Dead Trigger Going Free, and the Realities of the App Economy

Dead Trigger Going Free, and the Realities of the App Economy

Jul 24, 2012

File this one under “Seriously, Android gamers?” There’s an outrage – if it can be called that – over the new game from Madfinger, Dead Trigger, having dropped from $0.99 to free. Nothing in the game itself has actually changed, with it being supported by in-app purchases, and it’s still $0.99 on iOS, it’s just free to download now. People are apparently hopping mad about this switch, enough so that Madfinger felt compelled to comment on it on their Facebook page.

Now, I will admit that no one likes having something they spent money for being devalued. That’s a hypothetically fair position. However, we are talking about $0.99, not a $59.99 game, or even a case of something like Band Together on iOS which launched at $4.99 and went free days later. Seriously. As well, Madfinger did this because the piracy rates are reportedly “unbelievably high.” So, if people want the game for free, Madfinger’s giving it to them, with the hope that the tradeoff between giving it away (and making it possible to get in-app purchases) will wind up working out for them. Whether or not piracy is the sole excuse, this shift is happening, and the $0.99 price was a perfect setup for this.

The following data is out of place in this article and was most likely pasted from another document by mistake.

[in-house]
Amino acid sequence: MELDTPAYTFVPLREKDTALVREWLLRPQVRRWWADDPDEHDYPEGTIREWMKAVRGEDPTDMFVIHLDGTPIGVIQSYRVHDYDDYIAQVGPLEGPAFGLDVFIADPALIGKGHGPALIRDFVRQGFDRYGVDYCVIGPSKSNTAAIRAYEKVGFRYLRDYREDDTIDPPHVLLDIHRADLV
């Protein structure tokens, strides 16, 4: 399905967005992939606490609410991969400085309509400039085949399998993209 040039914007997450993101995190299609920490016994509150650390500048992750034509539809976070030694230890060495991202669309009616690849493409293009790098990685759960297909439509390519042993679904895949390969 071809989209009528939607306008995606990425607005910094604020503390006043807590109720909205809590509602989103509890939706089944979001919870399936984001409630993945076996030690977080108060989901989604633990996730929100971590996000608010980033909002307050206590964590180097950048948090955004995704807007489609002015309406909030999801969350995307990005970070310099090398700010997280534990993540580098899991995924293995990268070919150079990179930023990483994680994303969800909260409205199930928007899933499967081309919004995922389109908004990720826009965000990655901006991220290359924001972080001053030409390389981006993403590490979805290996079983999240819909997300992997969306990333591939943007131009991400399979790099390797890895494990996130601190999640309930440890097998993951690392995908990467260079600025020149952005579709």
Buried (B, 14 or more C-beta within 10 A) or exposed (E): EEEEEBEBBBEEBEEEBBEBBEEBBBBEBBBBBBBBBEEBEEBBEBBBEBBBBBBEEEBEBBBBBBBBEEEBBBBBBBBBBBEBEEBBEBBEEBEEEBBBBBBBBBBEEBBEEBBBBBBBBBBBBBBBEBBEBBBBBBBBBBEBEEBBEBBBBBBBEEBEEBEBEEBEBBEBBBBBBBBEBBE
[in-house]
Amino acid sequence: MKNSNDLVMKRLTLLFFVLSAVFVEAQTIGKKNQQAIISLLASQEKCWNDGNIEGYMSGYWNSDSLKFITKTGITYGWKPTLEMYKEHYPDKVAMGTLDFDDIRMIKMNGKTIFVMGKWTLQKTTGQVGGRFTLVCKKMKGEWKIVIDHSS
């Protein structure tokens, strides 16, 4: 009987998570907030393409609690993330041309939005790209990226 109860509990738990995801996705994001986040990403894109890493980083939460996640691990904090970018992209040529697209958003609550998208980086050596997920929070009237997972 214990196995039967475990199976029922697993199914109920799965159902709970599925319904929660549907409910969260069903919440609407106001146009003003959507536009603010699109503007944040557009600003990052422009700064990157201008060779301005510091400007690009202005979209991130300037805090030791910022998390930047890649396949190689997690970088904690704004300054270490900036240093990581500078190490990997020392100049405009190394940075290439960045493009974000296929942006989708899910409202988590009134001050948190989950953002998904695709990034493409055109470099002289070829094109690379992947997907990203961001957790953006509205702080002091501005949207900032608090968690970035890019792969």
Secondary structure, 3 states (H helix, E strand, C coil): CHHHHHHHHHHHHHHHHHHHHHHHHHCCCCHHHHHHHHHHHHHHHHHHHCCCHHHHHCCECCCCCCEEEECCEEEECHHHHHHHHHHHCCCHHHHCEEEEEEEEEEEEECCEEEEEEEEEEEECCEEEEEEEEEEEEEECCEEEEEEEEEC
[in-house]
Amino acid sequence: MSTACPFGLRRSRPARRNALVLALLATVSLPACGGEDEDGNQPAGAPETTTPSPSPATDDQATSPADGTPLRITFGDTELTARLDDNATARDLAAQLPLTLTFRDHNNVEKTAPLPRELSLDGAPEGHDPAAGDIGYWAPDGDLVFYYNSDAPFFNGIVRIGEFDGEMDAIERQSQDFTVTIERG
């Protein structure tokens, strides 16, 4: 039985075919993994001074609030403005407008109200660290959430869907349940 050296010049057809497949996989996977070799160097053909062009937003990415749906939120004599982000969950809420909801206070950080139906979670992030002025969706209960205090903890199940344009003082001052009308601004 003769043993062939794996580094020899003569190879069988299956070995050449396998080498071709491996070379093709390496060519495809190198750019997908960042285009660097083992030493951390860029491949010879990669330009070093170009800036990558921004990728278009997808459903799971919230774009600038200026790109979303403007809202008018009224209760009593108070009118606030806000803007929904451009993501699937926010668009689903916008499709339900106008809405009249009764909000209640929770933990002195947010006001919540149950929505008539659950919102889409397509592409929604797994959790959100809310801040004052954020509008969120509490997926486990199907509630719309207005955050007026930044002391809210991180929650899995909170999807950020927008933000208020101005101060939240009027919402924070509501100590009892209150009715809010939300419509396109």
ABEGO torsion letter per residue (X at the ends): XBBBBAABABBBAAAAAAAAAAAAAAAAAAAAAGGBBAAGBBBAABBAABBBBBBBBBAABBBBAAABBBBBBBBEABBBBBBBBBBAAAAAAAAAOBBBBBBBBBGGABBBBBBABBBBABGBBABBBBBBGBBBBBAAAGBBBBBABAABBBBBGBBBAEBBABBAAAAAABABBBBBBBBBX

There’s a reason why this kind of shift is happening – it’s because of the fact that there are people so cheap that they would do anything to avoid even paying $0.99 for a game. The excuses for piracy in other media segments, like the music and movie industries which many people feel are corrupt at least hold some value in a Robin Hood sense, if Robin Hood was about getting free music instead of giving to the poor. But this is essentially depriving an independent business of a handful of coins instead of paying.

This refusal to pay for apps – by piracy or just a love of free things – has been an economy created by the actions of consumers. While some individuals may feel slighted by it, we’re all affected by it. At worst, we get to figure out if we would enjoy experiences by paying nothing before the game suggests handing over money, and Madfinger are quick to point out that Dead Trigger is desinged to be free-to-play, not “freemium” where a paywall (actual or practical) hinders progress, and that even they on the team play without IAP. Still, it’s there, and on Android, it’s going to be how they make their money off of their game. Indie developers may make games for many reasons, but they’re still businesses. They still have to find ways to bring home the bacon, and the market is forcing developers to get creative, and sometimes do things out of self-interest like this.

Carter Dotson
Carter Dotson, editor of Android Rundown, has been covering Android since late 2010, and the mobile industry as a whole since 2009. Originally from Texas, he has recently moved to Chicago. He loves both iOS and Android for what they are - we can all get along!
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